I got on this thing and it scared the crap out of me. Remember when I thought the CB900 was fast, well this bike was fast. I had not been on a bike for over 20 years. Boy had things changed. How was I going to teach Tavana how to ride. I was self taught. We just got on the dang things and off we went. Being a parent now, that did not seem like the responsible thing to do. Tavana had the solution, she had signed up for the MSF course. According to her story, she graduated at the top of the class and came home with a motorcycle license. What was really neat, Dad finally was enjoying his kids toys, while she made the payments on it. I really liked this bike, but it did kill my wrists and shoulders after a day of riding. This was the Stage 1 of my 3rd riding life.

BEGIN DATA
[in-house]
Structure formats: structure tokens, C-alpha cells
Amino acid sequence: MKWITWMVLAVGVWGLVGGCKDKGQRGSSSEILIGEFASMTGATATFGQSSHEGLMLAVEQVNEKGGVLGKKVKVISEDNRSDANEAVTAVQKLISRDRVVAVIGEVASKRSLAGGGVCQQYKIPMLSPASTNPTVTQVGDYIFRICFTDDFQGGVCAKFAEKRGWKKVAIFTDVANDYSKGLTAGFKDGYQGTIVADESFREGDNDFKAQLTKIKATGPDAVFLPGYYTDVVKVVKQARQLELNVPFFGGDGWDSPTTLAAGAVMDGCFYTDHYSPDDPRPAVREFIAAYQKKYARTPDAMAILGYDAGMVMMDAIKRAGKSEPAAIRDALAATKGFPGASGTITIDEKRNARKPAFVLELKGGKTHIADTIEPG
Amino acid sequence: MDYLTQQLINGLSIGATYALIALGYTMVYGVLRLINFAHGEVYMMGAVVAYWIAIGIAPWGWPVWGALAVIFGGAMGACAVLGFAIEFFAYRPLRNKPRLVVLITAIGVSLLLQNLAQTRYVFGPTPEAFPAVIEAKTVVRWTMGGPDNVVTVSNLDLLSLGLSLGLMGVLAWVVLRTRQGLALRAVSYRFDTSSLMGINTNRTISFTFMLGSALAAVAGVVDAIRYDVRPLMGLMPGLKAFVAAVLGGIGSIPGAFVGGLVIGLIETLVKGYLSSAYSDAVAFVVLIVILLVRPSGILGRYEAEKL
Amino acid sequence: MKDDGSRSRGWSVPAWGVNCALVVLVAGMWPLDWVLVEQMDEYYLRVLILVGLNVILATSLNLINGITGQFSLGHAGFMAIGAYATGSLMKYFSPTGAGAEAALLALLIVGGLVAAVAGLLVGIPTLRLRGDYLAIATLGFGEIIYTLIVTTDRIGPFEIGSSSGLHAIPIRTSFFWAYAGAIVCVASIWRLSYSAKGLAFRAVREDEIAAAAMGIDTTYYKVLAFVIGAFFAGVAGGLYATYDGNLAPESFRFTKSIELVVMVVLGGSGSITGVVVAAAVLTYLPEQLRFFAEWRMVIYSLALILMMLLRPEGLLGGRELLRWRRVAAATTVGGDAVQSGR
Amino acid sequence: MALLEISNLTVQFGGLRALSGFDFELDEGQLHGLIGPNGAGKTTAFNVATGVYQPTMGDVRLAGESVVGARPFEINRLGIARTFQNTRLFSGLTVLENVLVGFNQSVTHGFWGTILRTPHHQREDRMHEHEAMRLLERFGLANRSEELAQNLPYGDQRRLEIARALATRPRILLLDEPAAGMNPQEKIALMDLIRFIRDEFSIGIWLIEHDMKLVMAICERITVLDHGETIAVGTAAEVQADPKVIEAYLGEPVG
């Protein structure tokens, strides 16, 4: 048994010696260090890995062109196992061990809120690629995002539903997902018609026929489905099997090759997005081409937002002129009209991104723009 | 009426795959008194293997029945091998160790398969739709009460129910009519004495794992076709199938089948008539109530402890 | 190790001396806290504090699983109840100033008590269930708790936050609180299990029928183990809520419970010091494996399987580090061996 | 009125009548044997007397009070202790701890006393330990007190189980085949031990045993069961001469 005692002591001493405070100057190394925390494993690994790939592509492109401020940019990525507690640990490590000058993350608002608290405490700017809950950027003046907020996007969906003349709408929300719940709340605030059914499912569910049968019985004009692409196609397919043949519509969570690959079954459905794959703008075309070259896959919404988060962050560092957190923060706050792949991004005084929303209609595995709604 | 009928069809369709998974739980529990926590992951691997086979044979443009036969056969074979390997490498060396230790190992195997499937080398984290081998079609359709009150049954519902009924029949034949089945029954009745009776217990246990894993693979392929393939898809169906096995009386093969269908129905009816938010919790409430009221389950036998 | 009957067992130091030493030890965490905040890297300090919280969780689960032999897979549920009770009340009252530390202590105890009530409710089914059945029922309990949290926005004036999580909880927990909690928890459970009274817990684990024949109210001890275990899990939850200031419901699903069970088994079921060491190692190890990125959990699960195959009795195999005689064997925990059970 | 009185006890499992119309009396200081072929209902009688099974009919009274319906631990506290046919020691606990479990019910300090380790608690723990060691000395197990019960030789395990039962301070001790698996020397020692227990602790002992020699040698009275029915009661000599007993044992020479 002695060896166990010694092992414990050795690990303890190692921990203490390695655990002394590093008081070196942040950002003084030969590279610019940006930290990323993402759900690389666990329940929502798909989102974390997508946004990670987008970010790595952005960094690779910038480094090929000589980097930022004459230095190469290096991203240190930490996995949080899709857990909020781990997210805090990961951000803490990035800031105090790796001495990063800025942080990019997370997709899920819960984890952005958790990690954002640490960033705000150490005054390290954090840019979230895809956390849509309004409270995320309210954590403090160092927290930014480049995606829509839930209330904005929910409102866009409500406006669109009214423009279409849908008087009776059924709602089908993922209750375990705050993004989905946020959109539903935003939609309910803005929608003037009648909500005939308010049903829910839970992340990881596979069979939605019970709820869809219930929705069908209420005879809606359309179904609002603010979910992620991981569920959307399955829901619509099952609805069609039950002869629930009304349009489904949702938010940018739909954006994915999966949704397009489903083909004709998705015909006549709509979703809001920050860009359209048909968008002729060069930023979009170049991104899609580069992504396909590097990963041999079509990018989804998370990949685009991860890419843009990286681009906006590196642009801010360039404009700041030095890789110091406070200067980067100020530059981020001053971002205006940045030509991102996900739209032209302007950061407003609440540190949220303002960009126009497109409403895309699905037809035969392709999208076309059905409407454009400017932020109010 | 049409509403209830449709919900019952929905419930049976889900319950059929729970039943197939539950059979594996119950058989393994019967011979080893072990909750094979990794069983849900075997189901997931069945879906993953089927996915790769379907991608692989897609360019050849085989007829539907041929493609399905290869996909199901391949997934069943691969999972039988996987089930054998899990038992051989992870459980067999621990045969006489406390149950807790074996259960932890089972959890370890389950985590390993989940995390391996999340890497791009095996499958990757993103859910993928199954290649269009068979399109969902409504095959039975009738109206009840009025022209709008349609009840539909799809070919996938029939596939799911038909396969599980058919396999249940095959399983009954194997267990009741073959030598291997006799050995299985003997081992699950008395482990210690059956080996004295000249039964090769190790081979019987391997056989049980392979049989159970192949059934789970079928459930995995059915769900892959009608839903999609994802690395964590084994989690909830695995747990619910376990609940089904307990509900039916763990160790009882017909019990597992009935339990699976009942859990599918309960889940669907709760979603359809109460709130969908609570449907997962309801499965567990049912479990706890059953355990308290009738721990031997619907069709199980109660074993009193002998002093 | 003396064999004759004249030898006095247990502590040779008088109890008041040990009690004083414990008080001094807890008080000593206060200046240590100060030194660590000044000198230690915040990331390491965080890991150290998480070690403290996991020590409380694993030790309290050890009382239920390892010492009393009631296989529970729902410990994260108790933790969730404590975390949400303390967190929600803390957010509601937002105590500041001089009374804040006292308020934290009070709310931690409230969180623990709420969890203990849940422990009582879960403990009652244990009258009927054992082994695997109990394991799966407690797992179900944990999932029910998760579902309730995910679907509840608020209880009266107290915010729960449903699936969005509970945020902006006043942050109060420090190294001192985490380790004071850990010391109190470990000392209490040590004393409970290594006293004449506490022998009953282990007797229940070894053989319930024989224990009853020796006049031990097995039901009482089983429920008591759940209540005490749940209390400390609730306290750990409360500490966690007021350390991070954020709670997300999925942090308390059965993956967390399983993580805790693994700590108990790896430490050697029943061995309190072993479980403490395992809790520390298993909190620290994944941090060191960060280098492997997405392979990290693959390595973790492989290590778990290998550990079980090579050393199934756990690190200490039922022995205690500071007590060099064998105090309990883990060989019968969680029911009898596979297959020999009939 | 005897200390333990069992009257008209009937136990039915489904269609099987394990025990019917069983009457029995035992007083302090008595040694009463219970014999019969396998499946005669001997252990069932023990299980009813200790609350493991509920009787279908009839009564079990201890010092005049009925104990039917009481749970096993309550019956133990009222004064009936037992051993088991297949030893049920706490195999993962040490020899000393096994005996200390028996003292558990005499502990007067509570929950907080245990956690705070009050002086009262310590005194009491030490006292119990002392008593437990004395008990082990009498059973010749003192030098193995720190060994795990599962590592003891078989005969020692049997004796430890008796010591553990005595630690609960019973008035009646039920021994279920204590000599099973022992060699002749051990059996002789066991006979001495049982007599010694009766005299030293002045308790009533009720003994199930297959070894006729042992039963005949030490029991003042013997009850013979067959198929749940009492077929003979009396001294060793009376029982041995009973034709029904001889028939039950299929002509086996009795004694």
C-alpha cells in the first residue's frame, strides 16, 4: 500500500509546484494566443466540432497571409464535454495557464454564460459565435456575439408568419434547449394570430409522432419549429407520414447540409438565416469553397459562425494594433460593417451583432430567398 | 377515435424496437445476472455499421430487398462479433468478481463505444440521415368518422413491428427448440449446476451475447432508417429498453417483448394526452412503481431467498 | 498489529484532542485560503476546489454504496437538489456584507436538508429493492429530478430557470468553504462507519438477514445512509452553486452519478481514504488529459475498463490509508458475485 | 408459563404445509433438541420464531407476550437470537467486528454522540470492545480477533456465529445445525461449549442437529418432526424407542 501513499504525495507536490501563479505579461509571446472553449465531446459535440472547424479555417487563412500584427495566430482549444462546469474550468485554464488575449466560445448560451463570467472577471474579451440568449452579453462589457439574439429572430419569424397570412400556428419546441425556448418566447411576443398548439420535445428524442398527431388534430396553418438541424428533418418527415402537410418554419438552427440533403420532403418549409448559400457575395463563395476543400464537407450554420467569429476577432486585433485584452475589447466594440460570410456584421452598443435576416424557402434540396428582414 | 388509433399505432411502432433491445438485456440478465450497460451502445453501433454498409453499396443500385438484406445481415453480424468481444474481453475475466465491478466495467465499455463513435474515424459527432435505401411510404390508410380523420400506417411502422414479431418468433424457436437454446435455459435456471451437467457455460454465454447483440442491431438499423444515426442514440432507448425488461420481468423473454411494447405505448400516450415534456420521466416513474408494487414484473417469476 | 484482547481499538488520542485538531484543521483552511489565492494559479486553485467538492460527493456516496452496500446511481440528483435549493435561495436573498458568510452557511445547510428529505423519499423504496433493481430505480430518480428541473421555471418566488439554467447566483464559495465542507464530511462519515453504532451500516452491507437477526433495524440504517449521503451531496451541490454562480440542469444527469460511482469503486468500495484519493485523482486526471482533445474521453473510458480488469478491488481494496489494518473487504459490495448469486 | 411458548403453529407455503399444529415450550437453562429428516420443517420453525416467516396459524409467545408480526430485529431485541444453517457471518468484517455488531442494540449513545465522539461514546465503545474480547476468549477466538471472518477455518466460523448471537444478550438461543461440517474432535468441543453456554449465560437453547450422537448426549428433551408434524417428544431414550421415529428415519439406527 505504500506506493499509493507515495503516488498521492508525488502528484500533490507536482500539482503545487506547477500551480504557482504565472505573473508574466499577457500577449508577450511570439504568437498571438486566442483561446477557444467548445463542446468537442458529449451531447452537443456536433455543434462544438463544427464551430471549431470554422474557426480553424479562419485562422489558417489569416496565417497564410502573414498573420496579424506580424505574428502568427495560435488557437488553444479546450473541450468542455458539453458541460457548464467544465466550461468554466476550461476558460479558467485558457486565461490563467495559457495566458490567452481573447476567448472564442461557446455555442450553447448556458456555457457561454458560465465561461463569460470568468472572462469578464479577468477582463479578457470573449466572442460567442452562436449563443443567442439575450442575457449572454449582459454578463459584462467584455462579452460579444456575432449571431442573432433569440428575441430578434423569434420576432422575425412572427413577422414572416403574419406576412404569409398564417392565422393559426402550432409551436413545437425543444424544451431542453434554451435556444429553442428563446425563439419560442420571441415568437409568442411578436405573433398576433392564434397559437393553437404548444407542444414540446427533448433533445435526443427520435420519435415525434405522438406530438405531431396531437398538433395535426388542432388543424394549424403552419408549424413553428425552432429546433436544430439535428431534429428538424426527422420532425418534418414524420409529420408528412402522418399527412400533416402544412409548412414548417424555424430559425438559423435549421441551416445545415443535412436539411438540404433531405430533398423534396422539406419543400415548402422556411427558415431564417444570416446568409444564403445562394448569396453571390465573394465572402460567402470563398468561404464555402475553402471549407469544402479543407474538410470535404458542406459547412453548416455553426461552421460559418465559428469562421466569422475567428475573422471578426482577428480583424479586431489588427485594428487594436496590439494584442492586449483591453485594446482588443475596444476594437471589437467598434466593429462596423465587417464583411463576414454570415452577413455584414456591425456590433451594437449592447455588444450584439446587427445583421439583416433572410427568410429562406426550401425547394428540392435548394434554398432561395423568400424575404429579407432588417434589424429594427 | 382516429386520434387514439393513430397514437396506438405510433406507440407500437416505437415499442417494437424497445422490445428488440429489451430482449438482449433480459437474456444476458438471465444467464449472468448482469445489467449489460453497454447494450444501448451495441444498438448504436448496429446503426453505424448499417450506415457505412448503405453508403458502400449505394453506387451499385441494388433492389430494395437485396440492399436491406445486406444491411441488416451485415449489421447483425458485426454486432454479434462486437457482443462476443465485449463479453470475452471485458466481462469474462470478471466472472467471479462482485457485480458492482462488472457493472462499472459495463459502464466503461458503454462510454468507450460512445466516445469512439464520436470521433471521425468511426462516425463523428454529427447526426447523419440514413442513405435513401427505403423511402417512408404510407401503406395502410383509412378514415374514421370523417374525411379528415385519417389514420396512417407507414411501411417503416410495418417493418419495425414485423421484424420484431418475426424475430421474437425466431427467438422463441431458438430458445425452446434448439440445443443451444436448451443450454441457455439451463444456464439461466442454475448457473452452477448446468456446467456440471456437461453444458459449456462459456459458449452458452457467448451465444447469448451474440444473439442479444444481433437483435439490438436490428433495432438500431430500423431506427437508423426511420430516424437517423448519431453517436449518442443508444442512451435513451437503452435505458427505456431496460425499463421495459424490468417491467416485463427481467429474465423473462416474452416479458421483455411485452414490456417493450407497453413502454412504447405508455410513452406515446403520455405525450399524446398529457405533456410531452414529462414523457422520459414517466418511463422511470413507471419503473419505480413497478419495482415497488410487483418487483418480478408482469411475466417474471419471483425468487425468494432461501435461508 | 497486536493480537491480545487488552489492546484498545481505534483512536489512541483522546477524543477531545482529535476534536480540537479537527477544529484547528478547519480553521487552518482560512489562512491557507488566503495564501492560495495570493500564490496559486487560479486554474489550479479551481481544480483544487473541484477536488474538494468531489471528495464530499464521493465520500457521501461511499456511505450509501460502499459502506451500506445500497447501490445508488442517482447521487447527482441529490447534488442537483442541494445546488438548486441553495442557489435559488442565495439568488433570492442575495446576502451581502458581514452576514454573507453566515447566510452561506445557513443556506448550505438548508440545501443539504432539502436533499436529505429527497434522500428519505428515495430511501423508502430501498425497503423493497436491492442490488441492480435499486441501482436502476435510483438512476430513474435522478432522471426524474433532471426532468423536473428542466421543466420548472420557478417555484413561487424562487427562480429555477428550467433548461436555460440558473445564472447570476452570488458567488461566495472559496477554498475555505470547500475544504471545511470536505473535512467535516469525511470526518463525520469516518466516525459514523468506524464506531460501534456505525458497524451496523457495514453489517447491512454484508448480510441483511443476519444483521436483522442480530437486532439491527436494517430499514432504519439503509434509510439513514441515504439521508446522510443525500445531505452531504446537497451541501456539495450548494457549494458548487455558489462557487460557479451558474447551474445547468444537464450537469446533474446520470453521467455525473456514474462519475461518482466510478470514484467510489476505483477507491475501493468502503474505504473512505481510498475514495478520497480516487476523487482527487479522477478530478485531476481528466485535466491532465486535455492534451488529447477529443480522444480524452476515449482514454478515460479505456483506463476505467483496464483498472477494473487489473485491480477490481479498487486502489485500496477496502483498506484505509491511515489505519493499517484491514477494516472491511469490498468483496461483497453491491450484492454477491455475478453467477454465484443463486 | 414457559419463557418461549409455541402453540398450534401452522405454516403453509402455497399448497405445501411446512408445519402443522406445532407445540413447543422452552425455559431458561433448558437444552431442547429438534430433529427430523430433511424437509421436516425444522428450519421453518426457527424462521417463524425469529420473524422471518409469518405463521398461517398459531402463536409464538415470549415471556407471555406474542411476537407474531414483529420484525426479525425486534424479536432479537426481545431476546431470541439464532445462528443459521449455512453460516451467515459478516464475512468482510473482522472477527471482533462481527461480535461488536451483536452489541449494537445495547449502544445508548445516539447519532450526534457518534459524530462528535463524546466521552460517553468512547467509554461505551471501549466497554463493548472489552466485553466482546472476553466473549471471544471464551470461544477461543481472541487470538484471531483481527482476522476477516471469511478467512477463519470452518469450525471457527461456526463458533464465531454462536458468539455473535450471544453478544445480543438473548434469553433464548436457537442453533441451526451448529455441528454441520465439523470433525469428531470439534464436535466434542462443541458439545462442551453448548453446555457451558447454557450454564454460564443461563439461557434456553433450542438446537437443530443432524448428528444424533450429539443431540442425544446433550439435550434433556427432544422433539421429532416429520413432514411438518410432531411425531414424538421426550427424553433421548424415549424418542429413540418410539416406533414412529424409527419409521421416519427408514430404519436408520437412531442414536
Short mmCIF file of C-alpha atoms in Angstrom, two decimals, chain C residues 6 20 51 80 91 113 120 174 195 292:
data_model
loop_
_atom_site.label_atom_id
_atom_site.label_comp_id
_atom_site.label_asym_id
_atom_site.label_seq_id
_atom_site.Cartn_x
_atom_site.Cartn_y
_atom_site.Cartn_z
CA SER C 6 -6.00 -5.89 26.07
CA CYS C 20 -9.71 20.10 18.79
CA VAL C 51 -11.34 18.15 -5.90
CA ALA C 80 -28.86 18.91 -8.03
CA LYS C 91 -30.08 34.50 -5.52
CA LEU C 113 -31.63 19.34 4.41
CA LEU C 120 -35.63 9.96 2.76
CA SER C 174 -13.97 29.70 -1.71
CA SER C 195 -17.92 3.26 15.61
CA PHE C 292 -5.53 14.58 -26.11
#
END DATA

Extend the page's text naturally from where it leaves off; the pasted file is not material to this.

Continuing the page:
Stage 2. I have this very very good friend Steve Dodge. I was unemployed, going thru a divorce and just generally feeling like 5.25 feet under the Grand Canyon while everyone else was standing at the top looking down at me. Read really really depressed. Well Steve being the good friend he is goes out and buys one of these, registers and insures it and says here go for a ride to make yourself feel better. The day he presented his offering we went for a great ride thru Connecticut and Rhode Island. Tavana who was living with me at the time, say me pull in the driveway where we were living and noticed I was grinning from ear to ear.